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Hey, so i have a function in my bashrc that i use to shred files recursively. it's something like this. Code: find "$1" -name "$2" -exec shred -uzvn 6 '{}' ...
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  1. #1
    Just Joined!
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    Pass wildcards as parameters.


    Hey, so i have a function in my bashrc that i use to shred files recursively. it's something like this.


    Code:
    find "$1" -name "$2" -exec shred -uzvn 6 '{}' \;

    it works fine if i pass it parameters like:

    Code:
    $ function ~/ foo*
    but when i pass it say a parameter like

    Code:
    $ function ~/ *

    it will lift a file name out of my current working directory and pass it as a parameter. so essentially, it tries to find that erroneous file name in the directory specified. how do i prevent this without using any special input?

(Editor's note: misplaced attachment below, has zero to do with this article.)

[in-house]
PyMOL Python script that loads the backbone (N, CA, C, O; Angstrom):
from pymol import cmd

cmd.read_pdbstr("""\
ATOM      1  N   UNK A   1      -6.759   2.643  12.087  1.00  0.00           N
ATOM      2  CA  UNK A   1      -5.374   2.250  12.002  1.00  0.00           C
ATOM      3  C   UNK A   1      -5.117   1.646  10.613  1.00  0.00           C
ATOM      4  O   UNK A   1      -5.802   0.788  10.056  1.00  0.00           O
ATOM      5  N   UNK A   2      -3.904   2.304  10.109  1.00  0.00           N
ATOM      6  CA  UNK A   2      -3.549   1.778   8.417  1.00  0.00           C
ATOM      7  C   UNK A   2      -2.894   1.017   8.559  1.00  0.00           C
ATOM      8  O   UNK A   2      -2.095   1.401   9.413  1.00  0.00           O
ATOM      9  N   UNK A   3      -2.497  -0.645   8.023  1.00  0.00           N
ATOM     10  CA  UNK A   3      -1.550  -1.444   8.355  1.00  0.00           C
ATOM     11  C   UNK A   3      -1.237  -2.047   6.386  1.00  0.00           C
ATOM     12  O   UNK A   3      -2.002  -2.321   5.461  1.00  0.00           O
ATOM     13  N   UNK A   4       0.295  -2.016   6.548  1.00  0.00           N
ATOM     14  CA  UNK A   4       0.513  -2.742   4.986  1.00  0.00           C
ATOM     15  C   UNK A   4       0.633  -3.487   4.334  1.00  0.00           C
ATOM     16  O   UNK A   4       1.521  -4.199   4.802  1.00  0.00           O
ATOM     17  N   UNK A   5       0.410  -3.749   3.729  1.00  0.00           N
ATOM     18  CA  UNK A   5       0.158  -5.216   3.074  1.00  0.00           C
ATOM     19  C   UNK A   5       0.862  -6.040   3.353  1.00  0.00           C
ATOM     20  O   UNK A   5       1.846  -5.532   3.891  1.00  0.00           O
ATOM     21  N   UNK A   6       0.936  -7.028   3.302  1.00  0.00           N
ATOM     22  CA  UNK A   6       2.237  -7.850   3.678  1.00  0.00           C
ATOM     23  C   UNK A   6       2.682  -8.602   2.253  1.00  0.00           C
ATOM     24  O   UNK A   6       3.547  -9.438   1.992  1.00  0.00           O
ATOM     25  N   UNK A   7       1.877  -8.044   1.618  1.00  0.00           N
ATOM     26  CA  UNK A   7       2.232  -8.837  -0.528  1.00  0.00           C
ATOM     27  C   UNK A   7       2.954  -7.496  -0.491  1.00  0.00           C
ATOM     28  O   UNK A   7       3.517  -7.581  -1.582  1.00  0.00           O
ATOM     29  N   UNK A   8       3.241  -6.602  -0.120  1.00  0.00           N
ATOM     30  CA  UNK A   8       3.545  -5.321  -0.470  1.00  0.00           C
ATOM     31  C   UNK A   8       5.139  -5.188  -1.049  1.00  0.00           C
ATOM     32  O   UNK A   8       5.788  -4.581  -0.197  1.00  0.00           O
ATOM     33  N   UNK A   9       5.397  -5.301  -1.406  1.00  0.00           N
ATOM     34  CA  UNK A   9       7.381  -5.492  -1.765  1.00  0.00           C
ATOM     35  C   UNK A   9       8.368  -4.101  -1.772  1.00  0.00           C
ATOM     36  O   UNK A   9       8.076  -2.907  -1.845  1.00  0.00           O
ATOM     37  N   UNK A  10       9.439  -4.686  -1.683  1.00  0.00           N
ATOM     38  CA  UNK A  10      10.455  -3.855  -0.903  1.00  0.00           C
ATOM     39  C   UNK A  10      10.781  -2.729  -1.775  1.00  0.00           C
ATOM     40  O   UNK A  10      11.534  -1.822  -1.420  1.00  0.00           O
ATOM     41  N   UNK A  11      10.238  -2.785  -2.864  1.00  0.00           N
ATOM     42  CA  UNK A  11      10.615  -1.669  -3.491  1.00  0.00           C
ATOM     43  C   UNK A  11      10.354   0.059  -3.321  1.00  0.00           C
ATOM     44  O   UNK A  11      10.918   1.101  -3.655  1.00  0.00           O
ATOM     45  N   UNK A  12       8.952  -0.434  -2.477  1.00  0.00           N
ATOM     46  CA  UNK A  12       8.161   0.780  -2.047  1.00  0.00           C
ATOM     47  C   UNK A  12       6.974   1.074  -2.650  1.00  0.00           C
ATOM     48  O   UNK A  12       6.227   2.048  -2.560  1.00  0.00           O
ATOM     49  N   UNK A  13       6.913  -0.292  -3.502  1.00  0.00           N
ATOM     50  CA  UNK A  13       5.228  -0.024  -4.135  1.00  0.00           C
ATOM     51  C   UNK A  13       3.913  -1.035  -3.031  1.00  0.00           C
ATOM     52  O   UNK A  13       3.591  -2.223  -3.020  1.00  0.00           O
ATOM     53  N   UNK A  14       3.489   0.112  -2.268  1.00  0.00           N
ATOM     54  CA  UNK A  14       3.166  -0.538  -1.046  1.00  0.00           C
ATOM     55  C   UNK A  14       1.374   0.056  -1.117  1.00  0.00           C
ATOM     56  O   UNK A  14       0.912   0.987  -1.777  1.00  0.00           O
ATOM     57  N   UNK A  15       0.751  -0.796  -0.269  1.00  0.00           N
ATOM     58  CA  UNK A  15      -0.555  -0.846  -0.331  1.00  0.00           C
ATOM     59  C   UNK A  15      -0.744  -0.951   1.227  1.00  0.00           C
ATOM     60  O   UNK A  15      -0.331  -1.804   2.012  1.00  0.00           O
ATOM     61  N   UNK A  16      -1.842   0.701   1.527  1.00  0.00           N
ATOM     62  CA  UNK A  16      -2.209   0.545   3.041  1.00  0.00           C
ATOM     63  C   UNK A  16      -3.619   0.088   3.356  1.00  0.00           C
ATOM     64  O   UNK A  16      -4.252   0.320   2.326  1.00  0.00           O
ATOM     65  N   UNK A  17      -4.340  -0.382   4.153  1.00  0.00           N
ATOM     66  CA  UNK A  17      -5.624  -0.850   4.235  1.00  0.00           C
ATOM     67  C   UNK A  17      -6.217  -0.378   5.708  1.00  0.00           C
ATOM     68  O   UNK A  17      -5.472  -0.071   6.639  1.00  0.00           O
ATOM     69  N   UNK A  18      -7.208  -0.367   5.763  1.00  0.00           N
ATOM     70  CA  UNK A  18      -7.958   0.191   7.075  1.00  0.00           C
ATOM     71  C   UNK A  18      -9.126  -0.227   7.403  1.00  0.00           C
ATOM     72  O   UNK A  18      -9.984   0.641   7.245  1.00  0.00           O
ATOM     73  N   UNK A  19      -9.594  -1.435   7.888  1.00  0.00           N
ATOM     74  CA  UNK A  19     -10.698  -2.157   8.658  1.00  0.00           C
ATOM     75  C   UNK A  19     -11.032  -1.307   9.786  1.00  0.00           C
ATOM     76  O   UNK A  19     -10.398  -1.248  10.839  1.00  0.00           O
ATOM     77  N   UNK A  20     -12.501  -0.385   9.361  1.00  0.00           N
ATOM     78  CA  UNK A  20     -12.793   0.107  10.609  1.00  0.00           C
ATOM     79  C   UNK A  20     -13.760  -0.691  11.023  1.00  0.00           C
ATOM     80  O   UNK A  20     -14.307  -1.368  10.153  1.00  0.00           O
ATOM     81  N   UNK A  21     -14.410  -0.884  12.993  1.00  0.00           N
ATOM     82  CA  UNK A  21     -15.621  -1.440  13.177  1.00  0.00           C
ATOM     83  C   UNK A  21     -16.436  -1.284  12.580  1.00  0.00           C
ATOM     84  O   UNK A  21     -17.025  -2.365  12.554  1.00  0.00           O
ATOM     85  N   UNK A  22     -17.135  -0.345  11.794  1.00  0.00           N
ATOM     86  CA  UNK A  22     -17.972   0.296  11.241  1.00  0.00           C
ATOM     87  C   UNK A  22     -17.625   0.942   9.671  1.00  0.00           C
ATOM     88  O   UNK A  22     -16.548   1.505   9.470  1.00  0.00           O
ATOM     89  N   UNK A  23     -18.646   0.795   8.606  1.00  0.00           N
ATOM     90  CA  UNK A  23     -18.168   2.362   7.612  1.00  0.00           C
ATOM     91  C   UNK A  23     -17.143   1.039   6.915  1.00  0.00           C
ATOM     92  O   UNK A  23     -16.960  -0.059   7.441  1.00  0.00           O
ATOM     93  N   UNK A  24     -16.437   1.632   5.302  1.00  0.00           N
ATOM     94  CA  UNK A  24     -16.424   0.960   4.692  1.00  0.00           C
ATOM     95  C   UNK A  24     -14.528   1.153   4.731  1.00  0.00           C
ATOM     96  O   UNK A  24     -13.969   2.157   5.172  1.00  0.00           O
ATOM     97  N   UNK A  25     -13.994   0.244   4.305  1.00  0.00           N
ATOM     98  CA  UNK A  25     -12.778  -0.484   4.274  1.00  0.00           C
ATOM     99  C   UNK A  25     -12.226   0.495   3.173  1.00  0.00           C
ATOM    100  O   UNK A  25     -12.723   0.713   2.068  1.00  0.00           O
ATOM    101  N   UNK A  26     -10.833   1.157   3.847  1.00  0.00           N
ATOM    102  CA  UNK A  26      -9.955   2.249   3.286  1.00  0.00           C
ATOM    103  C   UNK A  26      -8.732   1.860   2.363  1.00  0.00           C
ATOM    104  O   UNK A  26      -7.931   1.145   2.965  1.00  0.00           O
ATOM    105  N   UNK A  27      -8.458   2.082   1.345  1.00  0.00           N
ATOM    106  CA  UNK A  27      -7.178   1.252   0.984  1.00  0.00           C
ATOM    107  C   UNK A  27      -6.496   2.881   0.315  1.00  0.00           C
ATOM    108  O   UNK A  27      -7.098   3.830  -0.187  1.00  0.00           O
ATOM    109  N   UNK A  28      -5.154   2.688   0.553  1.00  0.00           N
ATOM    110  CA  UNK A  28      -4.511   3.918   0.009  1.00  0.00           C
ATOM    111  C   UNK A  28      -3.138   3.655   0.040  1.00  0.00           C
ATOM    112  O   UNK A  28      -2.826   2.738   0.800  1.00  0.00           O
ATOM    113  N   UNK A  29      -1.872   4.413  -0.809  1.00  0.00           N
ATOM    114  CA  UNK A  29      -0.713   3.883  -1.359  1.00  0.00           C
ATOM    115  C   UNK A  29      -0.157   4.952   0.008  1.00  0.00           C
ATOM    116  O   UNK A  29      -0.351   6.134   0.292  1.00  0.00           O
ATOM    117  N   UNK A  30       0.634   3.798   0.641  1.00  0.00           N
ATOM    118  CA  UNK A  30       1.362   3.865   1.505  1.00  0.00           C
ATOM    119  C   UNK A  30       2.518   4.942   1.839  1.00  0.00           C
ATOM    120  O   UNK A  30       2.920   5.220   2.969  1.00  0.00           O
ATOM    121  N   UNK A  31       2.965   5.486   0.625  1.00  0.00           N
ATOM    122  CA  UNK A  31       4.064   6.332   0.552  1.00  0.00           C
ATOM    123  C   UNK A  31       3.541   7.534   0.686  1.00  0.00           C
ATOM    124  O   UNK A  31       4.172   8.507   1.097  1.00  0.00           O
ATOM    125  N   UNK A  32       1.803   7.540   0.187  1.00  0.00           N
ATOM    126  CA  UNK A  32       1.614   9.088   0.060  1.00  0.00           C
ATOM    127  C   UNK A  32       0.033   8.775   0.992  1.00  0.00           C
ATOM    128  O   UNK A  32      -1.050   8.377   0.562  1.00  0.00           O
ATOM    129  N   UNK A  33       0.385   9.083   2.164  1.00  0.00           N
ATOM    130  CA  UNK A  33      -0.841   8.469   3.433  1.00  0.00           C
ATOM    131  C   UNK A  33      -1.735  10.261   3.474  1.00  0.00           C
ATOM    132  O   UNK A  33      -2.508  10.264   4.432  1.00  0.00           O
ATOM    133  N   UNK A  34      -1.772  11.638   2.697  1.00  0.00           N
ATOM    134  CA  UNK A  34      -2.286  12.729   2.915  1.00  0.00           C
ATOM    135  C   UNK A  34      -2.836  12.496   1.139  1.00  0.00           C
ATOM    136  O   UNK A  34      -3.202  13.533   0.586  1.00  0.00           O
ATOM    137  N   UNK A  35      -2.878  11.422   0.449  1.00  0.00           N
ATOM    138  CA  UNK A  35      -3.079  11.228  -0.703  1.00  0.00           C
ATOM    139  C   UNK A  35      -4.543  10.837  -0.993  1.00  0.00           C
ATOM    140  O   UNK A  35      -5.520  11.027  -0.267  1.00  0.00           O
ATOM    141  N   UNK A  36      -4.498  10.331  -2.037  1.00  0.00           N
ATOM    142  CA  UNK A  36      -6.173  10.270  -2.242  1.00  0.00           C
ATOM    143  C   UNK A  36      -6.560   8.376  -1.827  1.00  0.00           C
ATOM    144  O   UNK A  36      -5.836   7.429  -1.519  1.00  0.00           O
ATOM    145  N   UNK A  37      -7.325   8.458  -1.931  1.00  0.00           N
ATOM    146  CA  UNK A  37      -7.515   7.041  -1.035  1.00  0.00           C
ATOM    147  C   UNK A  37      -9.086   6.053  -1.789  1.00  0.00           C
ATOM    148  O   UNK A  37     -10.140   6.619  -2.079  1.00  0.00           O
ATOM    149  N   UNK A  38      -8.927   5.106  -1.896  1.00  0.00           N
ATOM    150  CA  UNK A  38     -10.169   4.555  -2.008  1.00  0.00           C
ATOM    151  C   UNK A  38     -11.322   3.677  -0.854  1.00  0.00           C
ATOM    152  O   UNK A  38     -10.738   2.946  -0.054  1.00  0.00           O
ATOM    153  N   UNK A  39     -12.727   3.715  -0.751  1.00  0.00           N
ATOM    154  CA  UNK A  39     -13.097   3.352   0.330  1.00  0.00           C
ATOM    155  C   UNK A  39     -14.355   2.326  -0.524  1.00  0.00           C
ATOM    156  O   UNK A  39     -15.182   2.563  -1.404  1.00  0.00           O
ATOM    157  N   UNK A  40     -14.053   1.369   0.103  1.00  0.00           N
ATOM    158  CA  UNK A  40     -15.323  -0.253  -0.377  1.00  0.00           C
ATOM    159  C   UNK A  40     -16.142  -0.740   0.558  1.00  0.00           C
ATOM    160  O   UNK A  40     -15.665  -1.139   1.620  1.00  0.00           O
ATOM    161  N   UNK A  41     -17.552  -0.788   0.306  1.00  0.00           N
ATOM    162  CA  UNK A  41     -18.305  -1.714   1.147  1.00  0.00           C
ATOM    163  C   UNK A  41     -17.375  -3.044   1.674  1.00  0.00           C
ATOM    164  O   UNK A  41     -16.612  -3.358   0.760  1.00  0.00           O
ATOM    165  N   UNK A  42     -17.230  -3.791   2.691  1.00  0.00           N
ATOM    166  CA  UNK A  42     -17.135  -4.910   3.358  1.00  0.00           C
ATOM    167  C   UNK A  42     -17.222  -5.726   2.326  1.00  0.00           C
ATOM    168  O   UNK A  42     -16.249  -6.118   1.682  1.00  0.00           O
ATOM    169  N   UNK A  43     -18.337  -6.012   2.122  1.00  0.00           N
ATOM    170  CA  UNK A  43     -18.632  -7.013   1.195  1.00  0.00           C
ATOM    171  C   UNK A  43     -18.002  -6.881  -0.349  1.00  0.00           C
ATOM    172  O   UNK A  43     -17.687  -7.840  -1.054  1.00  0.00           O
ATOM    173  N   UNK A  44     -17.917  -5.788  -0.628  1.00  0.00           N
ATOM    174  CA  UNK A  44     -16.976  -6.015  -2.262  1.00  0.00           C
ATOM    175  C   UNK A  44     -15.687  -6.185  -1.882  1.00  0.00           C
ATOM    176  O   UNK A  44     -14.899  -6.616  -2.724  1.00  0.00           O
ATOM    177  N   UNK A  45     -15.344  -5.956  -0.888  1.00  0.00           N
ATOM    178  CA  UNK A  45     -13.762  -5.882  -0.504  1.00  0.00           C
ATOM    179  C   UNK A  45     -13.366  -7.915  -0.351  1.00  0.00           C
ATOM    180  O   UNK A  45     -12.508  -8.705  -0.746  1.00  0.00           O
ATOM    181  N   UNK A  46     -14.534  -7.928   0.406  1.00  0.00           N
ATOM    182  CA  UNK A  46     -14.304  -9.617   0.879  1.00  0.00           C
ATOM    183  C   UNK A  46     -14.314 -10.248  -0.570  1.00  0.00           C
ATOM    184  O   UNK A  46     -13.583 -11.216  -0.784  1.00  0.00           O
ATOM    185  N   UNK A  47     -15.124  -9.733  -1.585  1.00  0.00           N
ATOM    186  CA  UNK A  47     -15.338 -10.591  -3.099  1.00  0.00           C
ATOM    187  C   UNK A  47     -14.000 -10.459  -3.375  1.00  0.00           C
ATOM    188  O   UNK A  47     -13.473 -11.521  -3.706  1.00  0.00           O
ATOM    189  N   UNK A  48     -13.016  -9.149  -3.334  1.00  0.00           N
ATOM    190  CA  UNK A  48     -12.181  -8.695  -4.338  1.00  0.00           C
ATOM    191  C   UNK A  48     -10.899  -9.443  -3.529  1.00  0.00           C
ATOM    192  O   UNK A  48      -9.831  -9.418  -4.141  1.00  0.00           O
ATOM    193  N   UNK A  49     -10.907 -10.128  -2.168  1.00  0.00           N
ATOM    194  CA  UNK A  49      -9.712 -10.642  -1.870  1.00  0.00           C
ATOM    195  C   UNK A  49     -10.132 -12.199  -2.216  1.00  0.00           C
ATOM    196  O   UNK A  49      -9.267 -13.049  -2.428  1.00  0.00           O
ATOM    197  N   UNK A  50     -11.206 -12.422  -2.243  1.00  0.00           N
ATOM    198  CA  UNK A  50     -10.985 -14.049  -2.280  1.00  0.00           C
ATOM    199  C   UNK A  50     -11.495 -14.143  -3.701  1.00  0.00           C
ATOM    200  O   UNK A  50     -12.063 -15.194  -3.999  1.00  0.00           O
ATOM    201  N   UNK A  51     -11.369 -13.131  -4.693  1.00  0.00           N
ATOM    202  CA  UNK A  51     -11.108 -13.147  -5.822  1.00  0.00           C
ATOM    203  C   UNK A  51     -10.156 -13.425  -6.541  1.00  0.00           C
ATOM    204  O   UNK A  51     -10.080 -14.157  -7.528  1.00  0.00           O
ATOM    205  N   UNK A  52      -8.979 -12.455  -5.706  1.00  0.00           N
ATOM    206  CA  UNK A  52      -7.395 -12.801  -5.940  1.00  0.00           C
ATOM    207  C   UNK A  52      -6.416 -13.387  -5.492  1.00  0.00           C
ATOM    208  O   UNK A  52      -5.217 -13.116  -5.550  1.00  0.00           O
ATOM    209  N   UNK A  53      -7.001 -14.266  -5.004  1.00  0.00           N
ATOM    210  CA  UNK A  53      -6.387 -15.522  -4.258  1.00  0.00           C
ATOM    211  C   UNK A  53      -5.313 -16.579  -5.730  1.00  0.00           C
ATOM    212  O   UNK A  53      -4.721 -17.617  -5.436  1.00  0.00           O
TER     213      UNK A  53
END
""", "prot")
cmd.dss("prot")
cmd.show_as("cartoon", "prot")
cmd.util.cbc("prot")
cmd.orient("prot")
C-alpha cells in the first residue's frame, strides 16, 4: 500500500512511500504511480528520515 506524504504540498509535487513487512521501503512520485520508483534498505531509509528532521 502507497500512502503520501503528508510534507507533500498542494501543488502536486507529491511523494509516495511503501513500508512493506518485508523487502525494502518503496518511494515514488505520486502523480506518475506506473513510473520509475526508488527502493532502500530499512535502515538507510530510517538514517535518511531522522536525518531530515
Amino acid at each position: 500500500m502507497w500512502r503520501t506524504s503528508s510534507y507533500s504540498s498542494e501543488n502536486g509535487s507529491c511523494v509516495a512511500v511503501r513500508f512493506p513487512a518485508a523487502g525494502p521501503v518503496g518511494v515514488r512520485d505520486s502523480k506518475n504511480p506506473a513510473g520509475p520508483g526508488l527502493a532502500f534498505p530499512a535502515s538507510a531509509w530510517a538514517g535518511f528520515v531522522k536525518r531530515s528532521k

EDIT: it appears if i pass the parameter as a literal, ie with 'single quotes' all works fine, but is there any way to achieve this solely inside the script?


    thanks.
    Last edited by TheJanitor; 10-20-2010 at 02:32 AM.

  2. #2
    Linux Newbie
    Join Date
    Mar 2010
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    152
    Quote Originally Posted by TheJanitor View Post
    EDIT: it appears if i pass the parameter as a literal, ie with 'single quotes' all works fine, but is there any way to achieve this solely inside the script?
    No - the * token is expanded by the shell before your program gets hold of it, so you cannot see it. Furthermore, you probably don't really want to do this - as you've found out, there's a way to explicitly bypass this behaviour, and subverting what users expect the shell to do normally will only lead to confusion.

  3. #3
    Just Joined!
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    yeah thanks, it was a stupid question really. thank you.

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